I was at Bryce Canyon a couple weeks ago and saw a picture of an American MD-80 which had dead sticked into Bryce Canyon airport full of pax’s. One picture showed an auto tow truck pulling the MD-80 off the runway. Looked on line and I can find no reports or pictures of this. Anyone?
I did find this on wikipedia.
On October 6, 2000 American Airlines flight 2821 departed Denver International Airport bound for Los Angeles International Airport. As the MD-82 aircraft was cruising at 33,000 ft (10,000 m), there was a report of smoke in the cockpit area and loss of cabin pressure. The airliner was immediately redirected to the Bryce Canyon airport in southwestern, Utah. The single runway airport only handles small prop planes daily, but was actually built to handle larger aircraft in case of emergency for the long stretch flights between Denver and Las Vegas. The American Airlines flight 2821 arrived safely at 8:45 A.M. All 75 on board survived.
Where do you get “dead stick landing” from? The info I find says simply that there was smoke and fumes in the cabin and the crew conducted an emergency landing.
The story the airport manager told was one quit, smoke in cabin. 2nd one quit one mile final.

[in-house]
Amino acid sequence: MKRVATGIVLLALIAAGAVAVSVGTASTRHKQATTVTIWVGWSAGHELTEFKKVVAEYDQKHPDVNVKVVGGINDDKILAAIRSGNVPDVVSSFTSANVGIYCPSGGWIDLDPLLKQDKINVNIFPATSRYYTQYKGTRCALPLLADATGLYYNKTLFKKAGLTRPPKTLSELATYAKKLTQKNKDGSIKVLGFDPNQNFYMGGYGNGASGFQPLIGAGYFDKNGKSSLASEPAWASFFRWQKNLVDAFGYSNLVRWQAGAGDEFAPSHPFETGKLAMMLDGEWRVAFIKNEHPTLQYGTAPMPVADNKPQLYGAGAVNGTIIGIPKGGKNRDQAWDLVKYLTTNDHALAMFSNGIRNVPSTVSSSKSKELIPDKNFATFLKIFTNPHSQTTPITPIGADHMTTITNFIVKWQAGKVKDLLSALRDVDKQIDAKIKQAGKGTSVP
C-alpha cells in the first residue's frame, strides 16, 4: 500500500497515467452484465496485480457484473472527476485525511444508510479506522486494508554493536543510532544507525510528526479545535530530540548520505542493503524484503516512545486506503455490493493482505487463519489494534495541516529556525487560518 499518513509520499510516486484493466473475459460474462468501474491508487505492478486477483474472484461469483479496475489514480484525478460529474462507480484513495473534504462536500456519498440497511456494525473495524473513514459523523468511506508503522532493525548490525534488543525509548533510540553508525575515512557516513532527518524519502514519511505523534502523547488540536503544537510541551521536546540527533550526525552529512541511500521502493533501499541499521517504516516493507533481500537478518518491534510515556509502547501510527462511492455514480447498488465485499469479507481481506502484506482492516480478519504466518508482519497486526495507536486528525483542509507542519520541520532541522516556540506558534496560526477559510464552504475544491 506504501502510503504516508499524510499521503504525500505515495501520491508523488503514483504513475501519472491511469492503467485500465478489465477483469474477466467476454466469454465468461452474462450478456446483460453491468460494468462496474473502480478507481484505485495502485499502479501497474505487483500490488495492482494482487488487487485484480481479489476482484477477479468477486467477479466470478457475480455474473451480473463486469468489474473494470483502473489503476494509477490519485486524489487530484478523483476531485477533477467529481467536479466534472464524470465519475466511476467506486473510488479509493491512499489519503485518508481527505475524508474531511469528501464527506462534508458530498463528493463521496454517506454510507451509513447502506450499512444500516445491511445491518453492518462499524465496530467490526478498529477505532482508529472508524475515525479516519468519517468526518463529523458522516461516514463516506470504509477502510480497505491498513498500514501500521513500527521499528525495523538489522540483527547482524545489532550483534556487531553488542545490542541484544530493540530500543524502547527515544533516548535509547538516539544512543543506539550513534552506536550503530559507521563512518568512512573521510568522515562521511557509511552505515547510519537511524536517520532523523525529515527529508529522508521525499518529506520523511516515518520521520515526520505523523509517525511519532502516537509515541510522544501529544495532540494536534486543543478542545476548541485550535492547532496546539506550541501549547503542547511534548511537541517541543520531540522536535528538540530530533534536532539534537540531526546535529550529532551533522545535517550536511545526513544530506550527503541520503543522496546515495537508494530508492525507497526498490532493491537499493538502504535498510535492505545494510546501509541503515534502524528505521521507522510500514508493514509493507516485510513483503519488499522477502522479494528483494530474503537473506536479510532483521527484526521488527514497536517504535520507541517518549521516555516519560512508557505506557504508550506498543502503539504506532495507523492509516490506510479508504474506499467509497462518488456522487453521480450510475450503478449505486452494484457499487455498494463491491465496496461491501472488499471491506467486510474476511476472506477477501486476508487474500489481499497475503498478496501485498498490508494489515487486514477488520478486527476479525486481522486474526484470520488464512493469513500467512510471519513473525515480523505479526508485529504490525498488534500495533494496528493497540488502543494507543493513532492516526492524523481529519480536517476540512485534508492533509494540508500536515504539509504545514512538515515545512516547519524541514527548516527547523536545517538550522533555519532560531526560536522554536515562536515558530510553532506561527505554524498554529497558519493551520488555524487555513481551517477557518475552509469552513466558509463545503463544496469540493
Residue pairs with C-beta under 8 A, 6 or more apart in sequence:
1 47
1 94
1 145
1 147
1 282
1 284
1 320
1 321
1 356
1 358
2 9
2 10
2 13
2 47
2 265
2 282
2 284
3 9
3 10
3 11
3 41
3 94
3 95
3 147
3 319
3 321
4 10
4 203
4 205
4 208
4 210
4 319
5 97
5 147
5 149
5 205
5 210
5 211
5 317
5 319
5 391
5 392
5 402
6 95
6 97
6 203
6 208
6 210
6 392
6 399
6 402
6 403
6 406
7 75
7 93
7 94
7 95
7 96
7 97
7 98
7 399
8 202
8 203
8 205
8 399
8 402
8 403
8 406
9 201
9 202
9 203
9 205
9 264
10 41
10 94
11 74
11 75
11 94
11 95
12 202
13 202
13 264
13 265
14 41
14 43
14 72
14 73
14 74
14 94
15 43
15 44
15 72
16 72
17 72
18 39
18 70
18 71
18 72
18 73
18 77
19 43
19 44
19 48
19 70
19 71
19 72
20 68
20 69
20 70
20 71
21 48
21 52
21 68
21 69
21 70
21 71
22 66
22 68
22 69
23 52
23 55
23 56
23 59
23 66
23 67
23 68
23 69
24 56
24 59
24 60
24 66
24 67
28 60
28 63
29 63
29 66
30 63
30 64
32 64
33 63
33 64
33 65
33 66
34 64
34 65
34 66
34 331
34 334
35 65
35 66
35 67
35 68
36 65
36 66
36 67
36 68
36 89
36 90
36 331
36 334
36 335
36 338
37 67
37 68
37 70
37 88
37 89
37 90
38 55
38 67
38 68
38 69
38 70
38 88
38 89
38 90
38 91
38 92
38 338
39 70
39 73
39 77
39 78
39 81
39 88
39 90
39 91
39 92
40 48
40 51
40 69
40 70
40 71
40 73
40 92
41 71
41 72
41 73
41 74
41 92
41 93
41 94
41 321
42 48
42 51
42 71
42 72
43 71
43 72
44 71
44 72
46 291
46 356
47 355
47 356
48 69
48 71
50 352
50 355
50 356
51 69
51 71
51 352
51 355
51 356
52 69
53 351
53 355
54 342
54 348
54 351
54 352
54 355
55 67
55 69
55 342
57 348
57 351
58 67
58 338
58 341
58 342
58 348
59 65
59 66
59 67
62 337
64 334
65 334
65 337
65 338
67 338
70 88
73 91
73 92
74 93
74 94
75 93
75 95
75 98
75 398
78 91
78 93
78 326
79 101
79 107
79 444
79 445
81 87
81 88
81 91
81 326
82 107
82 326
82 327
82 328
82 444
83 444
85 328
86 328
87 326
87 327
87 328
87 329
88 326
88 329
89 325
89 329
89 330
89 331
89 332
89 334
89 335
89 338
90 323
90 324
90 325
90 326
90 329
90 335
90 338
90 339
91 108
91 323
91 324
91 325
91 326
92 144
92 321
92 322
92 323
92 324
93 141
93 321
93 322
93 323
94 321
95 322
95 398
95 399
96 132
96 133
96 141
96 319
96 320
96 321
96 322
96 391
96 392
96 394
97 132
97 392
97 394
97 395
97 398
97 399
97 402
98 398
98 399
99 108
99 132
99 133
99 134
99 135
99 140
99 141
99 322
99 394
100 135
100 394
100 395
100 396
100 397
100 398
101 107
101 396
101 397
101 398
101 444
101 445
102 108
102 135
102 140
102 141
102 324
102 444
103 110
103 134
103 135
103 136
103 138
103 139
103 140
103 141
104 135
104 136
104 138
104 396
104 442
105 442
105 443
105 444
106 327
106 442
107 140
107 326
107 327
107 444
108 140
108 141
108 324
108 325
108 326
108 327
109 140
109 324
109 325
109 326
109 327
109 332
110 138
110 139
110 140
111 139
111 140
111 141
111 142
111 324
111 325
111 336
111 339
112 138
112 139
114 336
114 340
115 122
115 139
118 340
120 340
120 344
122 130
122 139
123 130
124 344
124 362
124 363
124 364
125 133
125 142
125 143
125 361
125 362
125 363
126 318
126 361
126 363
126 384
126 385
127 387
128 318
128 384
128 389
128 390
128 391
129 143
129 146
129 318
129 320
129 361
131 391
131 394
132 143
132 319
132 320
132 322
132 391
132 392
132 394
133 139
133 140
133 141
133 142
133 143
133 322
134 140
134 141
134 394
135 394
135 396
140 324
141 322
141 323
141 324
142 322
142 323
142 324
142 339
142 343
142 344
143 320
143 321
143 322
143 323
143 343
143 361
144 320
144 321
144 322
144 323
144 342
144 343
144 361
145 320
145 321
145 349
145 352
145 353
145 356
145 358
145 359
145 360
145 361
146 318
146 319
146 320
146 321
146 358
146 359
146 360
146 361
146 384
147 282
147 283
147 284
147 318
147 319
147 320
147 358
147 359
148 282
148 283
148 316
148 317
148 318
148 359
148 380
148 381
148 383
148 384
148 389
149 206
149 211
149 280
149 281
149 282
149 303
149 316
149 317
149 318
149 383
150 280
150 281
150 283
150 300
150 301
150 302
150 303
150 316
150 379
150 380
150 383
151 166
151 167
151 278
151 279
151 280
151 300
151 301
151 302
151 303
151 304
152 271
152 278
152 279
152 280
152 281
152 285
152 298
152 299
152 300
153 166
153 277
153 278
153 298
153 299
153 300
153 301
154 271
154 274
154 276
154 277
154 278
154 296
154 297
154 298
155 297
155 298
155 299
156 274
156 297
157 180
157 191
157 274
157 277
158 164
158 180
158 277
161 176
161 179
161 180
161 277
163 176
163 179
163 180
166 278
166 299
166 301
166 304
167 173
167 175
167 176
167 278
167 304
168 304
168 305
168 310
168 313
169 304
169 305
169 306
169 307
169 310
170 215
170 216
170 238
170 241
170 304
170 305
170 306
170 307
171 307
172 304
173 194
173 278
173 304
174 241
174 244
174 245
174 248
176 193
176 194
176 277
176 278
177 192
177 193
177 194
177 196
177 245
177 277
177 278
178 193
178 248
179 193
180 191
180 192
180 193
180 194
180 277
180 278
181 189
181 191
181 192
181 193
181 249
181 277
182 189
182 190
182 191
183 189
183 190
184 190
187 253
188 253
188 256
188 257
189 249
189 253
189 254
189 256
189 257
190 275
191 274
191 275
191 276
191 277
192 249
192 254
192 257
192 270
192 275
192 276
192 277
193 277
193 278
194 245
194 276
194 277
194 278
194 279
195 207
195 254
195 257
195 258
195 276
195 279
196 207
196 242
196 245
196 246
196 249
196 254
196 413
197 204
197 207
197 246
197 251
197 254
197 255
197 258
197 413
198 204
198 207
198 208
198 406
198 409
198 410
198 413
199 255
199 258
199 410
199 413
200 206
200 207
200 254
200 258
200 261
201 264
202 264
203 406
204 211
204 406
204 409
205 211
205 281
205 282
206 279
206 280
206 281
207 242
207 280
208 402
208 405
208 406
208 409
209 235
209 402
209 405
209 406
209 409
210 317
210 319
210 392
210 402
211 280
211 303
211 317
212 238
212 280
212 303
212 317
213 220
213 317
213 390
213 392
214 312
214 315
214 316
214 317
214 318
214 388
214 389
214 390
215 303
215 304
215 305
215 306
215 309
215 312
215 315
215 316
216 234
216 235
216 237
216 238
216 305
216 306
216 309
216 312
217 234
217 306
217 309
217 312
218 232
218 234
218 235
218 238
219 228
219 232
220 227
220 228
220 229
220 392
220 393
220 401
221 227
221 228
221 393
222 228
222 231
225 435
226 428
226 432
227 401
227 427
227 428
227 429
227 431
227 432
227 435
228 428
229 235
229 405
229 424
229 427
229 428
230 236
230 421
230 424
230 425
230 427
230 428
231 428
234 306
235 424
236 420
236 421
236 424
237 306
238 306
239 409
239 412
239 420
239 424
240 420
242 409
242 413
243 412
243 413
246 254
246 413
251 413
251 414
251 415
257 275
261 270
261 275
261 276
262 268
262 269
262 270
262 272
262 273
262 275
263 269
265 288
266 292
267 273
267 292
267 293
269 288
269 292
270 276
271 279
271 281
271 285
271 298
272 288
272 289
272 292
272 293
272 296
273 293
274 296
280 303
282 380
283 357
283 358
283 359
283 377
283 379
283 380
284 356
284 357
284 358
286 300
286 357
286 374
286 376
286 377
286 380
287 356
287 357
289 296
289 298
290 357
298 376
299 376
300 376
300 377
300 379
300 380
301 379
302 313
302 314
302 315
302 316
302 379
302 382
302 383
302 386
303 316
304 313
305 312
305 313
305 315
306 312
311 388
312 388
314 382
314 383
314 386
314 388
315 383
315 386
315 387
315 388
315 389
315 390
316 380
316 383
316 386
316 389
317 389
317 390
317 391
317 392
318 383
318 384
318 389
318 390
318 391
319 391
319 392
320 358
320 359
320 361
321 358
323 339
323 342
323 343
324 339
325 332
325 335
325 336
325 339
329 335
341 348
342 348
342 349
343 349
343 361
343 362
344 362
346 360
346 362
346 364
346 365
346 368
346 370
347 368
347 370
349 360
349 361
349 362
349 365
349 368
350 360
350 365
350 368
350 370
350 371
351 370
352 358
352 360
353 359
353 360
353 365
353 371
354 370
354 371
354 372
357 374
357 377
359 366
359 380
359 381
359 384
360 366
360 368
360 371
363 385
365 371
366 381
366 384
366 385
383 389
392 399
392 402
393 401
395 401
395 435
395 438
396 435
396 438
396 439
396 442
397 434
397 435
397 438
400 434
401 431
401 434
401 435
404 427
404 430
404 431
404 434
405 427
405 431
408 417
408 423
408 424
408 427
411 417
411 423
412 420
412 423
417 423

Seeing how the plane was on the runway and had to be removed with an auto tow truck shows it could not proceed under it’s own power.
Sounds fishy. Next time you see the airport manager he’ll probably tell you it was a 747. http://www.websmileys.com/sm/animal/5.gif
I would hazard to guess that this is a melding of two airline “crashes” at Bryce- one in the 40’s and one in the 00’s under similar circumstances. One was a tragedy and the other was a non-event.
Bryce Canyon is one of the best GA fields on the planet. I’ve had the opportunity to land there twice professionally and once recreationaly. Absolutely stunning environment.
And if you read the first article I linked, from the Las Vegas paper, you’ll see that the airport manager at the time was quoted as saying “the plane had room to maneuver but it was uncertain whether it would be towed or taxi under its own power”. I’m thinking the story has gotten better and better as the years rolled on. All the tow truck shows is that the crew, in light of having smoke and fumes in the cabin, though better of firing up the engines again until maintenance could find the source of the problem. It would suck to land an aircraft safely and then burn it to the ground because you started the engines again just to taxi off the runway.
I think his sched sucked and he just wanted to go to Bryce NP. …in style.